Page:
"Would you like a cup of tea?" the Lunenburg bookstore owner asks me. I take it as sarcasm. I have, after all, settled myself comfortably in the shop's armchair and sunk deep in a book; I was on the point of kicking my shoes off until I remember that this is not, in fact, my living room.
"I'm so sorry. I didn't mean to make myself too much at home." I close the book and start gathering up my bags. The bookstore owner looks at me quizzically. "No, you're good. I'm serious – I'm about to put the kettle on; would you like a cup of tea?"
I'm trapped in a quintessentially British dilemma – drinking tea or saying sorry. And trapped in a quintessentially Nova Scotian experience – the friendliness, the free refill hot drinks … and the bookstore. On my tour of Nova Scotia, a province of Canada, it seems that everywhere I stop there is a bookshop.
Often, as with the magical Lunenburg Bound books, it's a combination of new books and secondhand, enabling the vanillin fragrance of old pages to linger, even around Go Set a Watchman.
In Annapolis Royal, the Mad Hatter store seems to have taken a purely scent-based approach to its stock, combining books with the pungency of leather goods from sheepskin rugs to motorbike jackets.
There's a huge secondhand book warehouse where I stop to get directions for the Glooscap First Nations centre, and the 'books and curios' shack in the middle of nowhere, where I'm asked to sign the guest book as if my visit is a special occasion.
In Halifax, I'm told I have 10 stores to choose from, though I get to just two. In an afternoon stop in one coastal town (population: 2,300) I'm directed to two bookshops but told I'm too early for the third, because it opens only at 10pm. Why the high concentration of such treasures here?
The people I ask have a range of answers. Property prices might be one – there's little competition for retail space (Nova Scotia has just 17 people per square kilometre, compared with 413 in England). But it might also be that this is a province of old-fashioned indulgences.
This, Canada's second smallest province – a peninsula and islands tucked at the bottom of the country's wild eastern shore – is a place to enjoy rainy day pleasures.
The delights of the bookstores are not just the stock, but the people I find inside. When they're not offering me tea amid the UNESCO-listed colonial architecture of Lunenburg, they're offering free advice or political debate.
At Wildfire Pottery and Books, on the Cabot Trail, I find an easy barter market (as if it's a metaphor, I get a history book on the Gaelic migration in exchange for my copy of Nova Scotia laureate Alistair MacLeod's novel, which I've just finished) and a craft workshop, where alongside seals and puffins charmed from the nearby coastline into clay form, jewellery, lanterns, and decorative baubles are all cut and origamied from old books.
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"This is the forest primeval," wrote Longfellow, of the Acadian lands I drive through for days. 'Acadian' is thought to have come from the native Mi'kmaq word 'akade' for 'abundance' and the woods are indeed bountiful, and sometimes feel relentless.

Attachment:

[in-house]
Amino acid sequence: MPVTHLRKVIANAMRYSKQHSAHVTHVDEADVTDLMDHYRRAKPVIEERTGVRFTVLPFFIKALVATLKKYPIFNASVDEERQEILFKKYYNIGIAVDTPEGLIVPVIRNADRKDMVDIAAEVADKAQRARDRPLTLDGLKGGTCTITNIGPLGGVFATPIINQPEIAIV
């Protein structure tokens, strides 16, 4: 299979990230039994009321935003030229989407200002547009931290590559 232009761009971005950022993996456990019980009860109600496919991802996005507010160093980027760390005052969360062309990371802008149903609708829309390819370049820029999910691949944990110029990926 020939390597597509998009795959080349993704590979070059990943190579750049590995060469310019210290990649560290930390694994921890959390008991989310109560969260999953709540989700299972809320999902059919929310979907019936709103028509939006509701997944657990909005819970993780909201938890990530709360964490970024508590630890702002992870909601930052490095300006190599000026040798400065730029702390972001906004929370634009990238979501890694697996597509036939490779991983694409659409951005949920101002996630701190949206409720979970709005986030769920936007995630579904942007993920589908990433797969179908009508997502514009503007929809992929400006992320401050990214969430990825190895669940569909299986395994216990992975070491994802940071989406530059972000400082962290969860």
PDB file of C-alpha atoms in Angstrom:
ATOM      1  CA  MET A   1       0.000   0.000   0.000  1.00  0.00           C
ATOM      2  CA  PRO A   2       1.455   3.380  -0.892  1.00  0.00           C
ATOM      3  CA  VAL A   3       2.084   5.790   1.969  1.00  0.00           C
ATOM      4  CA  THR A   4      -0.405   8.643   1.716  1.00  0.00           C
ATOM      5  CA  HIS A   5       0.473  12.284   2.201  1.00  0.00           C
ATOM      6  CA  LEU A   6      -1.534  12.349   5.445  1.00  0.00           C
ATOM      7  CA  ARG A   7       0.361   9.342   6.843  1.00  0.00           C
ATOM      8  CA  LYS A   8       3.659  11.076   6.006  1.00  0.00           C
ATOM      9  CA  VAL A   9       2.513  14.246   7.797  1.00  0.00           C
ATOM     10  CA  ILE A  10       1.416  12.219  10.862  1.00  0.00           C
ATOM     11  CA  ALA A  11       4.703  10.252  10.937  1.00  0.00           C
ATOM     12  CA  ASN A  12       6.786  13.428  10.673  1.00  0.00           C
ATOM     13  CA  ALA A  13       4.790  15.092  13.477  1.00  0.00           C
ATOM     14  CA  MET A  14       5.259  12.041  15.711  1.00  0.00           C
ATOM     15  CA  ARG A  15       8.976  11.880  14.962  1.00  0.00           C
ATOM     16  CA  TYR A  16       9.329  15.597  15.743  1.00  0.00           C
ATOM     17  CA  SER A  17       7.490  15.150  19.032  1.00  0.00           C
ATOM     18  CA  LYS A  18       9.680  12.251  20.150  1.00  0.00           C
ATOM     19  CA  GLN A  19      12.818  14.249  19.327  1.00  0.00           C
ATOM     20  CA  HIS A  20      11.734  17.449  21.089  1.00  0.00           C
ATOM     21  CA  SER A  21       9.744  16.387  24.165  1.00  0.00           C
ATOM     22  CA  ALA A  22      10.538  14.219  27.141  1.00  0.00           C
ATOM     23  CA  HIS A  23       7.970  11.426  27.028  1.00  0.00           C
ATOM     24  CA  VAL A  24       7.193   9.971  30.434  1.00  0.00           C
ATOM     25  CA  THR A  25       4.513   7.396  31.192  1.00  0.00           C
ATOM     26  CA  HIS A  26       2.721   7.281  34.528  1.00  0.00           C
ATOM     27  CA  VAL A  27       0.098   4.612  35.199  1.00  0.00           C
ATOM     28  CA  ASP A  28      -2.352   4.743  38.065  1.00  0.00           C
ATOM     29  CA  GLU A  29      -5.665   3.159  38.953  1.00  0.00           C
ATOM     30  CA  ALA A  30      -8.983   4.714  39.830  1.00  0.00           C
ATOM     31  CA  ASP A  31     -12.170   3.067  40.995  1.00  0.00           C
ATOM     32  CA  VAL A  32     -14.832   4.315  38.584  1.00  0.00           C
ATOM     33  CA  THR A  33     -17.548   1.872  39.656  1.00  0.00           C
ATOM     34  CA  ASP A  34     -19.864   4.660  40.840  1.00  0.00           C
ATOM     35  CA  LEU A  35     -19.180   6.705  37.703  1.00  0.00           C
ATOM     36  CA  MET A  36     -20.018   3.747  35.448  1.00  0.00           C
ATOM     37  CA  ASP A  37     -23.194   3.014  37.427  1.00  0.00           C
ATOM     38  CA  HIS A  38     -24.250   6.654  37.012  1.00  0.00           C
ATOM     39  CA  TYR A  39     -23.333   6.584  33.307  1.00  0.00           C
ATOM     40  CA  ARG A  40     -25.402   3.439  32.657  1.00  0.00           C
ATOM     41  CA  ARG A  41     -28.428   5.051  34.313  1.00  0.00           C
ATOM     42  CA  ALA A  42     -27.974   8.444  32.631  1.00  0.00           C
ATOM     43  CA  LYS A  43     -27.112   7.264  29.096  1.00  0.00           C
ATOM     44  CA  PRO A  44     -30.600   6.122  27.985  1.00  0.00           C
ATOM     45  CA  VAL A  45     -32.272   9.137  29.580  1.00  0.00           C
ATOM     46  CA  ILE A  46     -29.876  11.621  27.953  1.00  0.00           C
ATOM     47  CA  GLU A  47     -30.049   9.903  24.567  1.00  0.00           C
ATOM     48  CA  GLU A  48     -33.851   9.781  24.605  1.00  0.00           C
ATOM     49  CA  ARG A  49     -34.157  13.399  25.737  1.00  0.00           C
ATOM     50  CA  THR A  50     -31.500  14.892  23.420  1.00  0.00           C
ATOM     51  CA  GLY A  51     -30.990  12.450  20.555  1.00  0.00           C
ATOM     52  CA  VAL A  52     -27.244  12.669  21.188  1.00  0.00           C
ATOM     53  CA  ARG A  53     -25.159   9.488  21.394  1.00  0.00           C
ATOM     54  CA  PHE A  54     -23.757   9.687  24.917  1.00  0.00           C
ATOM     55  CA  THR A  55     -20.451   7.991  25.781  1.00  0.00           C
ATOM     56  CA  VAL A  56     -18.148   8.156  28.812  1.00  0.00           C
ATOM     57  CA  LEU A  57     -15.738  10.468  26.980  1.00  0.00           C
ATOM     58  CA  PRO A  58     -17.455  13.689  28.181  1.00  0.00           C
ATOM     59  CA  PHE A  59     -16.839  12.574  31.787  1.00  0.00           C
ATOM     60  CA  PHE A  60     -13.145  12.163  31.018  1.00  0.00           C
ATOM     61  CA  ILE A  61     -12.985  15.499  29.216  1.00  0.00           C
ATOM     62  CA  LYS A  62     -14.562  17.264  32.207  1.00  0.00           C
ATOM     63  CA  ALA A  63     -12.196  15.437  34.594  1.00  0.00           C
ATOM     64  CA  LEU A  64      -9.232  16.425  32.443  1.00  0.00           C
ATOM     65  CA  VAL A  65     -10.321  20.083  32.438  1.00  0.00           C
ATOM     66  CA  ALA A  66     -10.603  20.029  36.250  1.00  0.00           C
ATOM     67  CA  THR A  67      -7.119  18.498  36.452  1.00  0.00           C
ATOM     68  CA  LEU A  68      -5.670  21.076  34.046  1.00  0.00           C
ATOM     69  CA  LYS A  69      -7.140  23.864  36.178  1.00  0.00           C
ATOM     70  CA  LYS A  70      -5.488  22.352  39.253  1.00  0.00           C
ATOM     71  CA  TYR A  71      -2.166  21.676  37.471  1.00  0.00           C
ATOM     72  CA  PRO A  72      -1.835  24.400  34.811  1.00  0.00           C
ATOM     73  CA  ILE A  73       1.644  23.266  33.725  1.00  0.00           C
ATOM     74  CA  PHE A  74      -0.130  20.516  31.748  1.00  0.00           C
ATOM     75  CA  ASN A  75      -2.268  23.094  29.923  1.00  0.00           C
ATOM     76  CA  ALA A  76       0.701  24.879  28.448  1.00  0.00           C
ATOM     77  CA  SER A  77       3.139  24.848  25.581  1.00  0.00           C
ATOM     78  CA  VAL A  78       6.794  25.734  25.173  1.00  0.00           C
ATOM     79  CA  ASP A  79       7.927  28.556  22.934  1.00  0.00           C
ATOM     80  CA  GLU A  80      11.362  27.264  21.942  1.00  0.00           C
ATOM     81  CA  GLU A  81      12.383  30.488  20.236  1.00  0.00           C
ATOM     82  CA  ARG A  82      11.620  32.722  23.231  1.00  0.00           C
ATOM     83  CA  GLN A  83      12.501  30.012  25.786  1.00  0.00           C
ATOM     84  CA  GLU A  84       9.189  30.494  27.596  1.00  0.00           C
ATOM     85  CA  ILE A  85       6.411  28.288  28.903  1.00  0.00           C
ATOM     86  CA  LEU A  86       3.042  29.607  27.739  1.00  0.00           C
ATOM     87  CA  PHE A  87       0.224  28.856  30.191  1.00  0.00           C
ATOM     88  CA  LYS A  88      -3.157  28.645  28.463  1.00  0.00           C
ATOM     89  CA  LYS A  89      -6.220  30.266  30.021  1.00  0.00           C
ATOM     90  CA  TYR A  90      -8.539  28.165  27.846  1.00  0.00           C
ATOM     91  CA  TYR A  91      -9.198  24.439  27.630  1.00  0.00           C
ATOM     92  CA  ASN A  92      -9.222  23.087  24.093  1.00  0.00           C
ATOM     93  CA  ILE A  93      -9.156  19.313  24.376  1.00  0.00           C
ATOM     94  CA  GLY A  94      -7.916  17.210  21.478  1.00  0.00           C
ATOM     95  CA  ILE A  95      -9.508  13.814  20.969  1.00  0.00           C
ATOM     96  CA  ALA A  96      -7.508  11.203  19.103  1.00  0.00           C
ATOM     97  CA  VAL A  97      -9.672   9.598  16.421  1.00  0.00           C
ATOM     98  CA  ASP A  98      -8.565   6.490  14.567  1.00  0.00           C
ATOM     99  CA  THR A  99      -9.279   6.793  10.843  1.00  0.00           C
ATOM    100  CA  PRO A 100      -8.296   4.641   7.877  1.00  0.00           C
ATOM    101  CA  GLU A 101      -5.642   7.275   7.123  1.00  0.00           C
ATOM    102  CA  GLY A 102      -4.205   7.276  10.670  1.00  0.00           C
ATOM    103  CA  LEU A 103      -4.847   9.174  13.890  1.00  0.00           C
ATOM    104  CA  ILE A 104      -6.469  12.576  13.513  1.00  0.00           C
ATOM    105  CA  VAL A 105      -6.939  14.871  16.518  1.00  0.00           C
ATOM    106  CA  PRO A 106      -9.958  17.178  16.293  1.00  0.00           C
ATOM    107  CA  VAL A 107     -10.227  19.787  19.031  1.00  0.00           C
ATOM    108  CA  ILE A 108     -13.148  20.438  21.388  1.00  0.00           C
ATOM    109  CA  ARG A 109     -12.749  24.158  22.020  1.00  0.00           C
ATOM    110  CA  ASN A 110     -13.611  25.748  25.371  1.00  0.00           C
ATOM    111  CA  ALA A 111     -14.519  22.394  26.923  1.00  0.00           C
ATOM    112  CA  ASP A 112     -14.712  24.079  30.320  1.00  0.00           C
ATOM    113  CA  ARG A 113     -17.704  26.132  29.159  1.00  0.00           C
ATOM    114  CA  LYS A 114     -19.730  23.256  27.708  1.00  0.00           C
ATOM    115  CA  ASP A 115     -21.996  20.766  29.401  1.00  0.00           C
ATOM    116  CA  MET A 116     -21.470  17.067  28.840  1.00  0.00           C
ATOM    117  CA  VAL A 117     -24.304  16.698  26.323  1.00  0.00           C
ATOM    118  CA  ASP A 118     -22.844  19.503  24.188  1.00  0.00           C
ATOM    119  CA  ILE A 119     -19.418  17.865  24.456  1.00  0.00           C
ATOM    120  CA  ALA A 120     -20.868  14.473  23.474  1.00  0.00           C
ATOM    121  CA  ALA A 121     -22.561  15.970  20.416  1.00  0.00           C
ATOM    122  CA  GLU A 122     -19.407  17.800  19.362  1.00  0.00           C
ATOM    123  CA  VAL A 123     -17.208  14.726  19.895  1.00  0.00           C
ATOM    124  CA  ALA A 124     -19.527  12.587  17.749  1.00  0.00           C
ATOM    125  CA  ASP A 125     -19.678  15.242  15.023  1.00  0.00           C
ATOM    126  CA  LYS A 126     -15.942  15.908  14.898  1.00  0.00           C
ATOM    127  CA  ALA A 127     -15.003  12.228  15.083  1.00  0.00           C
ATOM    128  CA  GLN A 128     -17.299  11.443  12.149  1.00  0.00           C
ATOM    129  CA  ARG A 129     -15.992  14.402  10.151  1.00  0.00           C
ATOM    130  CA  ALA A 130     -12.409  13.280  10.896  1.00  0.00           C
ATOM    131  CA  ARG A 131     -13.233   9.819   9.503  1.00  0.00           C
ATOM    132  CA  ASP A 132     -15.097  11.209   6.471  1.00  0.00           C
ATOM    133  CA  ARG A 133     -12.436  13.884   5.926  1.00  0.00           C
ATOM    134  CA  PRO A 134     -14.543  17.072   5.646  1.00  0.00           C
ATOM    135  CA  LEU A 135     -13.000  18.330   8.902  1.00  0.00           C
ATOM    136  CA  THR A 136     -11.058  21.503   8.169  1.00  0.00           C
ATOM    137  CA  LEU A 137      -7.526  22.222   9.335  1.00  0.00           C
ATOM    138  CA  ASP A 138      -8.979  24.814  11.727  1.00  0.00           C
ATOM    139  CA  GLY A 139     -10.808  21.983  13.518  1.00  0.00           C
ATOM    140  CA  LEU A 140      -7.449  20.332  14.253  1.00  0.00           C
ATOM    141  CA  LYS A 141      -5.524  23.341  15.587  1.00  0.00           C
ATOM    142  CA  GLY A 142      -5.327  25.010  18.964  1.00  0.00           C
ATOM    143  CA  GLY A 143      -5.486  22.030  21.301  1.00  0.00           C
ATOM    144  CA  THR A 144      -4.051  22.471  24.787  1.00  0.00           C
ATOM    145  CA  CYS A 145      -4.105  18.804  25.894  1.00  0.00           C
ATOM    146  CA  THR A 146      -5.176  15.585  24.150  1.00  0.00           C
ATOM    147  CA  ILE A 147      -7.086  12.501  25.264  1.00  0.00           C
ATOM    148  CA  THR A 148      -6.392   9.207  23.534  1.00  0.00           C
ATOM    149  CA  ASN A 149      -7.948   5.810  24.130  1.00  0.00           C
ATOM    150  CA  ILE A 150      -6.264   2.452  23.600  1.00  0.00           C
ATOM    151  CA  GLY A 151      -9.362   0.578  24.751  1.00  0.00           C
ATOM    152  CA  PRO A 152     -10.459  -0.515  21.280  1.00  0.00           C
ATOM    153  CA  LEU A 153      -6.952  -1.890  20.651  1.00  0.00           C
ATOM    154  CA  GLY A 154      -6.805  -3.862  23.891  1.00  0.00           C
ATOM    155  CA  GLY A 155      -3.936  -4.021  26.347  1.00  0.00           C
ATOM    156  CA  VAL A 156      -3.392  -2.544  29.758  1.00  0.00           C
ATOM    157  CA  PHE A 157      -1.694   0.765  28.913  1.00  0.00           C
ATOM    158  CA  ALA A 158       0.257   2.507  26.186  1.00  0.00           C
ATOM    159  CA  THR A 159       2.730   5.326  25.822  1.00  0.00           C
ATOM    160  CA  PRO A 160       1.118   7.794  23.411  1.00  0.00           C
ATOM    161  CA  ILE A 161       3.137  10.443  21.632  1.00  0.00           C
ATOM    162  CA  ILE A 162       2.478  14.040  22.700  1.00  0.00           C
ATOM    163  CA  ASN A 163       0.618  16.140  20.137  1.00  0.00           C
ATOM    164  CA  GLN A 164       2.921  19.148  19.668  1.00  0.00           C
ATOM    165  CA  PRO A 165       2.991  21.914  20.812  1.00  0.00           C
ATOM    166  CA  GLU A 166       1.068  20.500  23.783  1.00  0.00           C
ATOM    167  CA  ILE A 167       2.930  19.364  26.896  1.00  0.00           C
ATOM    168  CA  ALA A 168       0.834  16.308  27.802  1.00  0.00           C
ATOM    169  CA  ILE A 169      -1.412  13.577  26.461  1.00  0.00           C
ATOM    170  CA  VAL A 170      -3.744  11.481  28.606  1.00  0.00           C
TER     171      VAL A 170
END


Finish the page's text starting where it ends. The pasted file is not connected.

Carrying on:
'The Christmas Tree Capital of the World' boasts a sign on the approach to Kejimkujik National Park, where I stay in a chalet amid evergreens right at the lake's edge.
The plantations, like Burnham Wood come to Dunsinane in 'old' Scotland, will soon be on the move as the trees make the annual migration to town squares, company foyers and living rooms in time for December festivities.
These forests are an unforgettable part of a visit to Nova Scotia. But it's what comes from them that really makes a trip here worthwhile.
They're the home of the beaver (I didn't see one) and the black bear (I did, from a safe distance, but close enough that even a shaking arm could capture it with a camera).
The woods also produce not only the paperbacks but the maple syrup I found drizzled across the province. It's produced as sugar lumps and as liqueur; it's stirred into beans and glazed across bacon, sweetening everything, whether it needs it or not.
Those trees that don't reach their apotheosis in either sappy sweetmeats or volumes shelved in independent bookstores become Nova Scotia's distinctive lumber buildings. Outside the most industrial zones it seems that every structure is made of wood. Outside every house are the colourful Muskoka chairs – also of wood.
Of course, Nova Scotia is a province torn between the woods and the water. You are never more than 67 kilometres from the ocean; this was the point of arrival for one and a quarter million immigrants to Canada from Europe in the decade after the Second World War.
I glimpsed whales and lighthouses, ate lobster and visited the Titanic exhibition describing the recovery effort launched from Halifax and displaying poignant artefacts salvaged from the ship.
However, it was not the seascapes but the landscapes that stay with me after my Nova Scotia adventures; woods that are lovely, dark and deep – just like the unexpected hot drinks I was offered at every stop.
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This article was written by Elizabeth Gowing from The Independent and was legally licensed through the NewsCred publisher network.